GDPR update: No longer a requirement to notify with the ICO…but a fee hike above the rate of inflation

As of 25 May 2018, the fees that data controllers pay to the ICO are changing.

A data controller is the legal person or body which determines the purposes and means of the processing of personal data.

Essentially this means that they are the person responsible for making decisions about why personal data is processed and how it is done in an organisation.

The ICO published its guidance on the data protection fee on 21 February 2018.

How much will I be required to pay under the new regime?

There will now be three tiers of fee which will be determined principally on your number of employees and annual turnover.

Turnover Numbers of Staff Fee
Tier 1 – Micro Organisation £632,000 10 £40
Tier 2 – Small and Medium Organisations £36 million 250 £60
Tier 3 – Large Organisations Above Tier 2 Above Tier 2 £2,900

Importantly, the ICO will regard all data controllers as Tier 3 unless you notify them and provide evidence that you fall within a different category – so if you do not fall within that tier then remember to inform the ICO immediately.

It will be large organisations that will feel the biggest impact of these changes; with a rise from £500 to £2,900 annually.

It has been acknowledged that this is an above-inflation increase however the government have argued that this higher fee is necessary to “reflect the increased level of information risk inherent in this category of data controllers”.

One thing to be mindful of is that the new fee does not need to be paid on 1 April 2018, rather it only needs to be paid when your existing notification fee expires. You will be contacted by the ICO before the expiry who will give further details of how to pay the fee.

Do I fall within an exception or exemption?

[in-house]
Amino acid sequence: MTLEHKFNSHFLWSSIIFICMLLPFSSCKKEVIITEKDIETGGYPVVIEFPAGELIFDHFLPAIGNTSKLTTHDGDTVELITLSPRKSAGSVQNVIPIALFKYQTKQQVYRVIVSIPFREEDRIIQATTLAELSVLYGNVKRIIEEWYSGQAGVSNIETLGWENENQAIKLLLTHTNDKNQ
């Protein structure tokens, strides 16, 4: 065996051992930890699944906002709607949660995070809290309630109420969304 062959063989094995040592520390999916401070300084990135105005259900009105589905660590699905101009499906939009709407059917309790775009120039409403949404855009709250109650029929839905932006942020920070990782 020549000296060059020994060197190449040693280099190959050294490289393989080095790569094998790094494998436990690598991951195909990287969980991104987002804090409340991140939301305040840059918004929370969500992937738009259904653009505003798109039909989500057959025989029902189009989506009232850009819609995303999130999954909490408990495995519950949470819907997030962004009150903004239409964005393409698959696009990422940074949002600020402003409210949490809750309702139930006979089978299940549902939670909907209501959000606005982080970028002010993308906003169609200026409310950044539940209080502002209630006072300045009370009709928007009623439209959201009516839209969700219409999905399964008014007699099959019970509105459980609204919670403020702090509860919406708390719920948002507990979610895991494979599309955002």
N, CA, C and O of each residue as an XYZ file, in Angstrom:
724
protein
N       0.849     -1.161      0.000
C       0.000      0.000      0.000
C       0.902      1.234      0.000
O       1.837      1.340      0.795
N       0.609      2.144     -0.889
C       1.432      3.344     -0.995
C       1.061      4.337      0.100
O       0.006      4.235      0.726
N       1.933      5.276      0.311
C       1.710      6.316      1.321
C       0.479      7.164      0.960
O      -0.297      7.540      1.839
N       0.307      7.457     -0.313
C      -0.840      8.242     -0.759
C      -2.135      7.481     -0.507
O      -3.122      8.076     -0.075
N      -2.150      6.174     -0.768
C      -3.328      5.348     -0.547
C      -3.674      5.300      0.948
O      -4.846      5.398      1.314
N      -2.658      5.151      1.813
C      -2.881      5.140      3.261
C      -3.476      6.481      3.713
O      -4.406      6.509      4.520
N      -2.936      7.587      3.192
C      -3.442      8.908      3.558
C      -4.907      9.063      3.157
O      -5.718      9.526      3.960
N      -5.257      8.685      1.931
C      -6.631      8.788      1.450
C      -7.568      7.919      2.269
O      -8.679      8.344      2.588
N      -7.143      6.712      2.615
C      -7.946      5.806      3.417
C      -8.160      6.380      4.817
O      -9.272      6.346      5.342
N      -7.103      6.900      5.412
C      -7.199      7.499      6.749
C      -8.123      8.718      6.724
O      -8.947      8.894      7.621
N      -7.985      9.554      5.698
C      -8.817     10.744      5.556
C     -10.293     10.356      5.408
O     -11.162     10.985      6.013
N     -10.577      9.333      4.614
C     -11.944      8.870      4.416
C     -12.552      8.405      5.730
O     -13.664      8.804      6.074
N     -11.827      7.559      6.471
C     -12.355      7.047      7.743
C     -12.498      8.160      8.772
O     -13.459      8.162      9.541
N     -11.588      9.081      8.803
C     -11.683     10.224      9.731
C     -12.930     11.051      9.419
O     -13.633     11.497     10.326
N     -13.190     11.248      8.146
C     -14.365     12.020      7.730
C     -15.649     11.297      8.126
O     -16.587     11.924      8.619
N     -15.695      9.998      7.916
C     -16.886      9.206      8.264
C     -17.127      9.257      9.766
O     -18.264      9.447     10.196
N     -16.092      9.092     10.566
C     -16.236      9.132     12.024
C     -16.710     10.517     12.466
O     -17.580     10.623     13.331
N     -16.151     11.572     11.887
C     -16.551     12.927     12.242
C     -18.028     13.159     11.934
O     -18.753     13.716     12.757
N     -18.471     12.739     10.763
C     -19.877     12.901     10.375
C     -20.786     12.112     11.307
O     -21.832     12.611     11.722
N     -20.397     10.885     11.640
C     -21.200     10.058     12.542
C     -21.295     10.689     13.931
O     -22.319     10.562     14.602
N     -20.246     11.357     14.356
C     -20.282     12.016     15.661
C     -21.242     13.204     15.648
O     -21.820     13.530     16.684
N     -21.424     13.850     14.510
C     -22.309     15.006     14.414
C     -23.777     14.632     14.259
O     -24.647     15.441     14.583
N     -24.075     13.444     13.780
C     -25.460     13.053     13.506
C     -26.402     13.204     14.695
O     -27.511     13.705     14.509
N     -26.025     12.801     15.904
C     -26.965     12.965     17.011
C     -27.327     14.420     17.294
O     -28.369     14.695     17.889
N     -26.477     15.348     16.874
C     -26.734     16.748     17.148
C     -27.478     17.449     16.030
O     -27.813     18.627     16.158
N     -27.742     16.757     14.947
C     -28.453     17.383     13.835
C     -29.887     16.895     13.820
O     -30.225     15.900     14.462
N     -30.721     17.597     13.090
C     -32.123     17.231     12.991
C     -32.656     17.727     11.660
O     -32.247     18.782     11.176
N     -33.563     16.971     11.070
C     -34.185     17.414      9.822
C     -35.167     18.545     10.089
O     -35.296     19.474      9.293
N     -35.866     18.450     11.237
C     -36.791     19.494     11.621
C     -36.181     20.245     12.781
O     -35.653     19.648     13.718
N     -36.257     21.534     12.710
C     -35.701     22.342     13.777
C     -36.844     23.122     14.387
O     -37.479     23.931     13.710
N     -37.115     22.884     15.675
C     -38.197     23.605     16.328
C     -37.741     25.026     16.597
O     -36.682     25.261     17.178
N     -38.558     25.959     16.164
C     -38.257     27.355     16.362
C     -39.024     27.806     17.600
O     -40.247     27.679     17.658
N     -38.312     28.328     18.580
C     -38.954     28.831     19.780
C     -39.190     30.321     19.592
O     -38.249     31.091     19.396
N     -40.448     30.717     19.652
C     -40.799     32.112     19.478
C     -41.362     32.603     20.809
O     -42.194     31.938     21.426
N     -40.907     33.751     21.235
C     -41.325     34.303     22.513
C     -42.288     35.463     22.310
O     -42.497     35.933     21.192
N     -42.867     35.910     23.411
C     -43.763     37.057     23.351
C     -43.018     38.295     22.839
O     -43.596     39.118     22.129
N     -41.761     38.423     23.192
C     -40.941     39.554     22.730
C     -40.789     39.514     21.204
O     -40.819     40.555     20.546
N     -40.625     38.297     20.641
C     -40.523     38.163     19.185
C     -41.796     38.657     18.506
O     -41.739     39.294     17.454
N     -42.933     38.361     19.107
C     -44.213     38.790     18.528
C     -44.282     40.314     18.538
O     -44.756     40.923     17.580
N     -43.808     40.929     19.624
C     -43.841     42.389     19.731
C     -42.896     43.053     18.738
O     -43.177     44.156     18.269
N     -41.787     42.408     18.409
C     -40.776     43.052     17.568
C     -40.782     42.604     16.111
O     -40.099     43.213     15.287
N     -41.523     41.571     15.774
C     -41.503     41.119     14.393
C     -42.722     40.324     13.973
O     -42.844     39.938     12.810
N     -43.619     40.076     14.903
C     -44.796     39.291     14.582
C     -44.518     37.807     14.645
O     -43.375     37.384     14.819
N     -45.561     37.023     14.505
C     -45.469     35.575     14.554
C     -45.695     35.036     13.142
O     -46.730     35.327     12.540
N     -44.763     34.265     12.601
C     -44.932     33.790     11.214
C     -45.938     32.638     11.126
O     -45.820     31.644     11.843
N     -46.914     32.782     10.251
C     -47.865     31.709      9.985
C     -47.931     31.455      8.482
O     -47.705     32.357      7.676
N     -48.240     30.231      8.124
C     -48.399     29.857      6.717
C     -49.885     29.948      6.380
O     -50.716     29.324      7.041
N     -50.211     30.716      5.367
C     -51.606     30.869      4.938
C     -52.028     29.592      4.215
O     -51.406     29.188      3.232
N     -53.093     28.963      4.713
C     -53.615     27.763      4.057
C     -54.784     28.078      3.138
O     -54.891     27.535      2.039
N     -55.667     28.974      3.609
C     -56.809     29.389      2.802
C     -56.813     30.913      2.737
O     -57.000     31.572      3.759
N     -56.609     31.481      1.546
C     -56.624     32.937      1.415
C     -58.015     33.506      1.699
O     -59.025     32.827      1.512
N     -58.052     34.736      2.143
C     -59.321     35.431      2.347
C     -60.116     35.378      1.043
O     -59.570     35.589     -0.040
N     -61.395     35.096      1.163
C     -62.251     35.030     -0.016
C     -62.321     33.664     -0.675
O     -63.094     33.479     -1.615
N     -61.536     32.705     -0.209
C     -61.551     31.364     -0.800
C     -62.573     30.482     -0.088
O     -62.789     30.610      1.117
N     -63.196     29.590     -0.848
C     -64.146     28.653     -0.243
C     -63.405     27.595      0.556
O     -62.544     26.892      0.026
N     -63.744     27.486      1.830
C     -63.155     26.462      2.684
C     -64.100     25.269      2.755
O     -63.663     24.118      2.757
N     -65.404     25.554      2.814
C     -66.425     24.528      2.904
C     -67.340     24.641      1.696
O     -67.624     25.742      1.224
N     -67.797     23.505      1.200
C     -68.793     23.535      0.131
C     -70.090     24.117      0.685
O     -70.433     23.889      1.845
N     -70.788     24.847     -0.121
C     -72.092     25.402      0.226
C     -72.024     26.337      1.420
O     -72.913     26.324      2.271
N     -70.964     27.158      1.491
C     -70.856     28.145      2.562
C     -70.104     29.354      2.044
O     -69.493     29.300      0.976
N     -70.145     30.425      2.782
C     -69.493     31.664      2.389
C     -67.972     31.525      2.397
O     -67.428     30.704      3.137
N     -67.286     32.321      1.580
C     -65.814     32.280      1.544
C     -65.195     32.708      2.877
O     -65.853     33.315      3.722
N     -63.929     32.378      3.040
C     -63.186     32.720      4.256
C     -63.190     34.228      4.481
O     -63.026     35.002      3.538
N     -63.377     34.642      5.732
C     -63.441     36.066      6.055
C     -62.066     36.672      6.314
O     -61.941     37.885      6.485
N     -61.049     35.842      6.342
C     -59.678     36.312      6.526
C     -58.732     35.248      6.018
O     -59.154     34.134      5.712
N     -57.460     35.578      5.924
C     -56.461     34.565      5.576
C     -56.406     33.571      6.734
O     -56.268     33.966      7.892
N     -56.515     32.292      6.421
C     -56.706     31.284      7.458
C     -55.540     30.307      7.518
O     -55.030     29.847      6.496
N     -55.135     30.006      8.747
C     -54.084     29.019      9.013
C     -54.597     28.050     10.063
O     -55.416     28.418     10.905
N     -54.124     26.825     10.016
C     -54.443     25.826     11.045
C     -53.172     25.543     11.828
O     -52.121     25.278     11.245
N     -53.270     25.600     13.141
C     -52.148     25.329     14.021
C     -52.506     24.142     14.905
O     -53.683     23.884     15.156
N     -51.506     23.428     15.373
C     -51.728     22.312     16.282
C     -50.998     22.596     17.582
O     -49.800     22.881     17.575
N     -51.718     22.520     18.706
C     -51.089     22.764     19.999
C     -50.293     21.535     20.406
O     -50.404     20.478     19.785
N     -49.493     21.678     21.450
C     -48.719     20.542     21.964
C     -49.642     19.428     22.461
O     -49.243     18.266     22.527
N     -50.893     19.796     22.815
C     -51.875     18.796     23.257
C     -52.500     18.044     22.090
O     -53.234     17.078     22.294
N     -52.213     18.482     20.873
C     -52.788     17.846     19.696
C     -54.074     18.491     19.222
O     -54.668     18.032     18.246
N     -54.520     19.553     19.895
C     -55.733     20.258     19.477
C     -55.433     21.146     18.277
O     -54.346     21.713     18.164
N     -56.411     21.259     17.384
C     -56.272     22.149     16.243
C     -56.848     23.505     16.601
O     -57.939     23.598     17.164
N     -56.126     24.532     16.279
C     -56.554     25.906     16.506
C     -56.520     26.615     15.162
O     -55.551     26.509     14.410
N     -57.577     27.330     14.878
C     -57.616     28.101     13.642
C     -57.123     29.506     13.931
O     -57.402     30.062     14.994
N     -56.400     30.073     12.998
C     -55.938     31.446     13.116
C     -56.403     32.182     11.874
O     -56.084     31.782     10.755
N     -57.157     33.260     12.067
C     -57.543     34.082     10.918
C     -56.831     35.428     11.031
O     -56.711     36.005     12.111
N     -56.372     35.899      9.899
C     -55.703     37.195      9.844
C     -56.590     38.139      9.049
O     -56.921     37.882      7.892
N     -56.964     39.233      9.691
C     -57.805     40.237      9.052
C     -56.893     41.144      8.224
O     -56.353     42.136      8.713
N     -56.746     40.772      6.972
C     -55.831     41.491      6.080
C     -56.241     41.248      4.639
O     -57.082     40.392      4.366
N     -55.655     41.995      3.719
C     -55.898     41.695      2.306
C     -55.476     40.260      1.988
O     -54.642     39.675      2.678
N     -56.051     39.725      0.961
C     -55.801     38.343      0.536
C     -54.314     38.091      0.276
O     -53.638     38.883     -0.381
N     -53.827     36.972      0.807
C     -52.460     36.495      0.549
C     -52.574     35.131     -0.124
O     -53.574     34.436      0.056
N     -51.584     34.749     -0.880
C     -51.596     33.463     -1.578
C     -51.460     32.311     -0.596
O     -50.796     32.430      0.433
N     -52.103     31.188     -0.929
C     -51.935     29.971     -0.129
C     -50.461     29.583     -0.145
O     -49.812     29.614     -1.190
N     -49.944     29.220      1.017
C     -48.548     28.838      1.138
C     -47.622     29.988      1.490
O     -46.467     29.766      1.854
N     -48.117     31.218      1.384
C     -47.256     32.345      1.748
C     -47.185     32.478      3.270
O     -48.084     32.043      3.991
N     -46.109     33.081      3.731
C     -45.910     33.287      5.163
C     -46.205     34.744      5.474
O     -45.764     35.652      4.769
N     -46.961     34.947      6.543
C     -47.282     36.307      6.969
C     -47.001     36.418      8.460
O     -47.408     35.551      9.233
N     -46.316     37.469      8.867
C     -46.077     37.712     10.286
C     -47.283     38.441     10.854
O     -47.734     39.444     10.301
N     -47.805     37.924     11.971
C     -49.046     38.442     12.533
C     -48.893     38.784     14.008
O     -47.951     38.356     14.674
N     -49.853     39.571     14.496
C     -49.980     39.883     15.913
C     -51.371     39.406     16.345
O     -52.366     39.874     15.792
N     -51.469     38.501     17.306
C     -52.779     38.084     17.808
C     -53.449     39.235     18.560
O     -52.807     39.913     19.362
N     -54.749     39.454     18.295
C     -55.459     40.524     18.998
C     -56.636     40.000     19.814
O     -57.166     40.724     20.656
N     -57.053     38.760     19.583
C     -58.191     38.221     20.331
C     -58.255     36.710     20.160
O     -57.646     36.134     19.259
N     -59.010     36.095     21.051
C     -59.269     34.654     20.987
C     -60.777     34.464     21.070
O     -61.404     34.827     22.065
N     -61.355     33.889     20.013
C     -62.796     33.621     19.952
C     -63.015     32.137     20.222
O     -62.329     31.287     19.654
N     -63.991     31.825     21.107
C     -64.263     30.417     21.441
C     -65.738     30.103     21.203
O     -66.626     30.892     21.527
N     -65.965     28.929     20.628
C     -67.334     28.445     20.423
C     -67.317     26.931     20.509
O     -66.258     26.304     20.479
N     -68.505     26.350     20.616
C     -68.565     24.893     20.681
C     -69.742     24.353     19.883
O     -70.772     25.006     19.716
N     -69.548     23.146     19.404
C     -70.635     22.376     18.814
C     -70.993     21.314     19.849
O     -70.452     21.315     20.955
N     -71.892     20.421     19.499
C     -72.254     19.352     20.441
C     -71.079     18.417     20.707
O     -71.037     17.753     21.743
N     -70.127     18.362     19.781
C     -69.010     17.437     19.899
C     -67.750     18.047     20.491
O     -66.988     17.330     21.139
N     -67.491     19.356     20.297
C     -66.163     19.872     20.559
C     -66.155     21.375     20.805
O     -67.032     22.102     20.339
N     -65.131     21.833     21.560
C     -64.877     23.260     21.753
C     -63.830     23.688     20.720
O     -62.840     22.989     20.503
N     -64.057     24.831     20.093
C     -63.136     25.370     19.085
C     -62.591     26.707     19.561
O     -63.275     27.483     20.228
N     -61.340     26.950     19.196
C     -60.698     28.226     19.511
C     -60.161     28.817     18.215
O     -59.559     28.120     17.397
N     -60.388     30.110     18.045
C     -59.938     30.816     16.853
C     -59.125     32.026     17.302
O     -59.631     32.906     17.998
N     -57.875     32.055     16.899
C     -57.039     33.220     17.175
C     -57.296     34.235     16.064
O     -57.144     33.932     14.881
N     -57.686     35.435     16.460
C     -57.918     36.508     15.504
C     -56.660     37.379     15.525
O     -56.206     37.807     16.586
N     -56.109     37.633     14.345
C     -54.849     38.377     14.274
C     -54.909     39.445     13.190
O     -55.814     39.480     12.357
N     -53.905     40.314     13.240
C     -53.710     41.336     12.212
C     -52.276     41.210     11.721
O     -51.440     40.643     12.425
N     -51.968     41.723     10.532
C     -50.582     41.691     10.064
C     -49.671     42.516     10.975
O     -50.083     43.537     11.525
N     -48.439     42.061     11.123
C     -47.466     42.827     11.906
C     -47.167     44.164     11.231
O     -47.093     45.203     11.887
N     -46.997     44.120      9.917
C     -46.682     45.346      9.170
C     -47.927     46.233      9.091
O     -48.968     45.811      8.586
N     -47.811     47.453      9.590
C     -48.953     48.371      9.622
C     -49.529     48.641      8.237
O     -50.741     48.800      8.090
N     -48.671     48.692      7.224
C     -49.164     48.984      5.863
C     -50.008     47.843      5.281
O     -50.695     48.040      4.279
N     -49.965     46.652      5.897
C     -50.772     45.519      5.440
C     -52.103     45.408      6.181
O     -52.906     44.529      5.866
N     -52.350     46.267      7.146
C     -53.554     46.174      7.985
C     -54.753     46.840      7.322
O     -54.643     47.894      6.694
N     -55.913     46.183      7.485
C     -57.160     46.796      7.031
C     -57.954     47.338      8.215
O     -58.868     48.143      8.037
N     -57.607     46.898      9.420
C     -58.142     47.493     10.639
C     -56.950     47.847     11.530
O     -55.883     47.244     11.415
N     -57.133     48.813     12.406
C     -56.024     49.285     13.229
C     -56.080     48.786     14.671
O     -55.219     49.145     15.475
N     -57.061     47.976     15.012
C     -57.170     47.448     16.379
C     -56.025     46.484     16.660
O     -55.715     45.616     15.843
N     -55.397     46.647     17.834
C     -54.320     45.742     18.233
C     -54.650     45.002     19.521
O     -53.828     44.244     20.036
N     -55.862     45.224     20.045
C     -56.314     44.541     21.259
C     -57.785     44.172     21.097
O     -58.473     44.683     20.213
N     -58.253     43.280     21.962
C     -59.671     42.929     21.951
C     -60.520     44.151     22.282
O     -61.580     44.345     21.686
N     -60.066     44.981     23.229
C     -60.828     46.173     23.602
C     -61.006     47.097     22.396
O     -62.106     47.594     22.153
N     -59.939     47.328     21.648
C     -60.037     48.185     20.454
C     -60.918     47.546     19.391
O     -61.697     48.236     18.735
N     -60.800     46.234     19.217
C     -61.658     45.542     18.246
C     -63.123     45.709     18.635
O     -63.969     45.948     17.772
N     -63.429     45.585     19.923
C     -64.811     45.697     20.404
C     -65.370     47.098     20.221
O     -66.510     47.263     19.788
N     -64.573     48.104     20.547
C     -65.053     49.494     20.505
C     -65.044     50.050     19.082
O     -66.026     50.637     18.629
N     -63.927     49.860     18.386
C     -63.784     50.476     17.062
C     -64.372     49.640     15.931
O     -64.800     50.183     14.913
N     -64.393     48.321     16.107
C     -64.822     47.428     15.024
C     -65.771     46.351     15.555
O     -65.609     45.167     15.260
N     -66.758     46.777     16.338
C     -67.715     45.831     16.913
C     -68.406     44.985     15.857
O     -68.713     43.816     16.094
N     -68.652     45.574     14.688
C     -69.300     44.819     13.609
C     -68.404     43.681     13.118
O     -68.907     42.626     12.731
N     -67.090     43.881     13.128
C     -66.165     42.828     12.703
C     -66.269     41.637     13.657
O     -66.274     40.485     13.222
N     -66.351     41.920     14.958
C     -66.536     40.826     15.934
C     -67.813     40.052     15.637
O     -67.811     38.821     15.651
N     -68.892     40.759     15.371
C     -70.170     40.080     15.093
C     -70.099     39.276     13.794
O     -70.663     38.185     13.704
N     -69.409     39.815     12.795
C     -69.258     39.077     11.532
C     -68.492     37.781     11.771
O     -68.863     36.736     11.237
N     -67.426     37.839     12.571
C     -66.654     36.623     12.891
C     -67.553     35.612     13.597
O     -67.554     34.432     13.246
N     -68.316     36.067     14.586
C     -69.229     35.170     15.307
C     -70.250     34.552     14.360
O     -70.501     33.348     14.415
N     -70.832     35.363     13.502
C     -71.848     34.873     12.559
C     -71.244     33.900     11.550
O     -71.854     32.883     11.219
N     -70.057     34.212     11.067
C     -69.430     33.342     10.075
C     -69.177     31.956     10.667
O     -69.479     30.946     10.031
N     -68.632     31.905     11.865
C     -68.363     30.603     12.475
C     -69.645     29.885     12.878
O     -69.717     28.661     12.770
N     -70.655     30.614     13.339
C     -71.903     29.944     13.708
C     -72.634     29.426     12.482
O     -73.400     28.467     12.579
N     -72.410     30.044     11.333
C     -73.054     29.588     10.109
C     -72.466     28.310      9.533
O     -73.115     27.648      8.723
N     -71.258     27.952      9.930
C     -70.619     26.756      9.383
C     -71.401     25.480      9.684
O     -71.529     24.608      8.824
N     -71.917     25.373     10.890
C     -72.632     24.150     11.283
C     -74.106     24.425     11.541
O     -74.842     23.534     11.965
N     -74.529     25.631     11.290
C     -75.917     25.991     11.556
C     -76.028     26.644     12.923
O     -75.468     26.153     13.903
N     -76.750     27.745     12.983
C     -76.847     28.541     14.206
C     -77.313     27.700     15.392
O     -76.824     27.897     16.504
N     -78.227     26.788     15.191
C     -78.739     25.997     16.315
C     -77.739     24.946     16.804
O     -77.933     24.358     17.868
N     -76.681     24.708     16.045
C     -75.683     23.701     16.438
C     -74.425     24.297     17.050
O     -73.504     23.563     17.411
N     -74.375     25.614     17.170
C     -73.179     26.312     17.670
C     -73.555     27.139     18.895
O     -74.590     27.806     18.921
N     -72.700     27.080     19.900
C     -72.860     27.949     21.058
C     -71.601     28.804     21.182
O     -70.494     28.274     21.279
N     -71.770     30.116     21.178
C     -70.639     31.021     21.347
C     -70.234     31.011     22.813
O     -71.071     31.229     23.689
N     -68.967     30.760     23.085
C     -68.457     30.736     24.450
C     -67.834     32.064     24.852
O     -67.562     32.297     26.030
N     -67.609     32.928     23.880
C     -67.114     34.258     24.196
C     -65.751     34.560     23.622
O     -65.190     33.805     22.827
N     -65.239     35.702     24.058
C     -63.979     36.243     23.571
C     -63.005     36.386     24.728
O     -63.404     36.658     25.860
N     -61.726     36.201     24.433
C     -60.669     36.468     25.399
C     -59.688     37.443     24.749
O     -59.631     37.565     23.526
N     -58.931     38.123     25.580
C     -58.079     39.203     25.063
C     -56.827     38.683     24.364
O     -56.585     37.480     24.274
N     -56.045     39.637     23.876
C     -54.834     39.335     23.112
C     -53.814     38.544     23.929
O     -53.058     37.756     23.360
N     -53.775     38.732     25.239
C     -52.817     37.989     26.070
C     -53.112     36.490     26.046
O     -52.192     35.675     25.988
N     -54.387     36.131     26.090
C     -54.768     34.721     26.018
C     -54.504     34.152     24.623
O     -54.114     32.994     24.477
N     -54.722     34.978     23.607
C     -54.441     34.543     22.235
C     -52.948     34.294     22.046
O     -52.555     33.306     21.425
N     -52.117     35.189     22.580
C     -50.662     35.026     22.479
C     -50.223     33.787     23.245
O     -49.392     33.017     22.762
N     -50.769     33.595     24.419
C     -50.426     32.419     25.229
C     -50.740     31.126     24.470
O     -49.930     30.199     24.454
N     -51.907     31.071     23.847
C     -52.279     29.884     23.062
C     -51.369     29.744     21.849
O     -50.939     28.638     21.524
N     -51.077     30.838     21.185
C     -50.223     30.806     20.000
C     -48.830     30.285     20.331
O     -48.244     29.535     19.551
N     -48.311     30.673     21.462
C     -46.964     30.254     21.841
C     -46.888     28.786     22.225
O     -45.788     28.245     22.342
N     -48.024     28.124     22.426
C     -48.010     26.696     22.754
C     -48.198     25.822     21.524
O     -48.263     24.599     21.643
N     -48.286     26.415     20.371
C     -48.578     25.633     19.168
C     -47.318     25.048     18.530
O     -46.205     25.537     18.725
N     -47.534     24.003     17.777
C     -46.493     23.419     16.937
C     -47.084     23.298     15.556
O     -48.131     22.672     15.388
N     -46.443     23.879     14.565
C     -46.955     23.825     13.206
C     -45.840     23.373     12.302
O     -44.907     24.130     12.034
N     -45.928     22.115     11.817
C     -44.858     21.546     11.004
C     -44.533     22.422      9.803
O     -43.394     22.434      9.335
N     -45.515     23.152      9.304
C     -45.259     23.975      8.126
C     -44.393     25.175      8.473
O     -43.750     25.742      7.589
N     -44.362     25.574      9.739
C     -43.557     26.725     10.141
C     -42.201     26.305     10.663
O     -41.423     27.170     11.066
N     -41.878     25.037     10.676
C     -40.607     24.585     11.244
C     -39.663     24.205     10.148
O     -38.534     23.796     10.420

If you are a public authority, charity or small occupational pension scheme then a reduced fee is payable.

Further you do not need to pay a fee if you are processing personal data solely for staff administration, advertising or not for profit purposes.

What happens if I do not pay the fee?

If you do not pay the fee or fail to pay the correct fee the maximum penalty is a £4,350 fine. However, one positive is that with the new changes there will no longer be any criminal sanctions for failure to pay.

If you would like some further guidance or information on whether you fall within an exception or exemption feel free to get in touch with me at Daniel.Crayford@Forbessolicitors.co.uk or on 01254 222451. We offer a range of fixed fee GDPR support services and would be happy to discuss how we can assist you with your preparations for May 2018.

Dan Crayford

About Dan Crayford

Dan joined Forbes in 2014, gaining experience in complex insurance litigation which involved advising clients in the construction and public sectors. In early 2017, Dan joined the Commercial team and moved to specialise in advising clients in the public, quasi-public and third sectors, predominantly in the fields of construction, procurement, social housing regulation, and education governance. Dan has a particular interest in contracts and procurement law, with a focus on advising registered providers of social housing, educational institutions, and other public and charitable organisations. Dan has worked with a range of clients in these sectors including registered providers of social housing of all sizes, maintained schools to MATs, other charities and community entities including CIOs, and CICs. Dan also regularly advises organisations from all sectors on data protection and freedom of information matters, including GDPR, PECR, and Environmental Information Regulations.
This entry was posted in GDPR and tagged , , .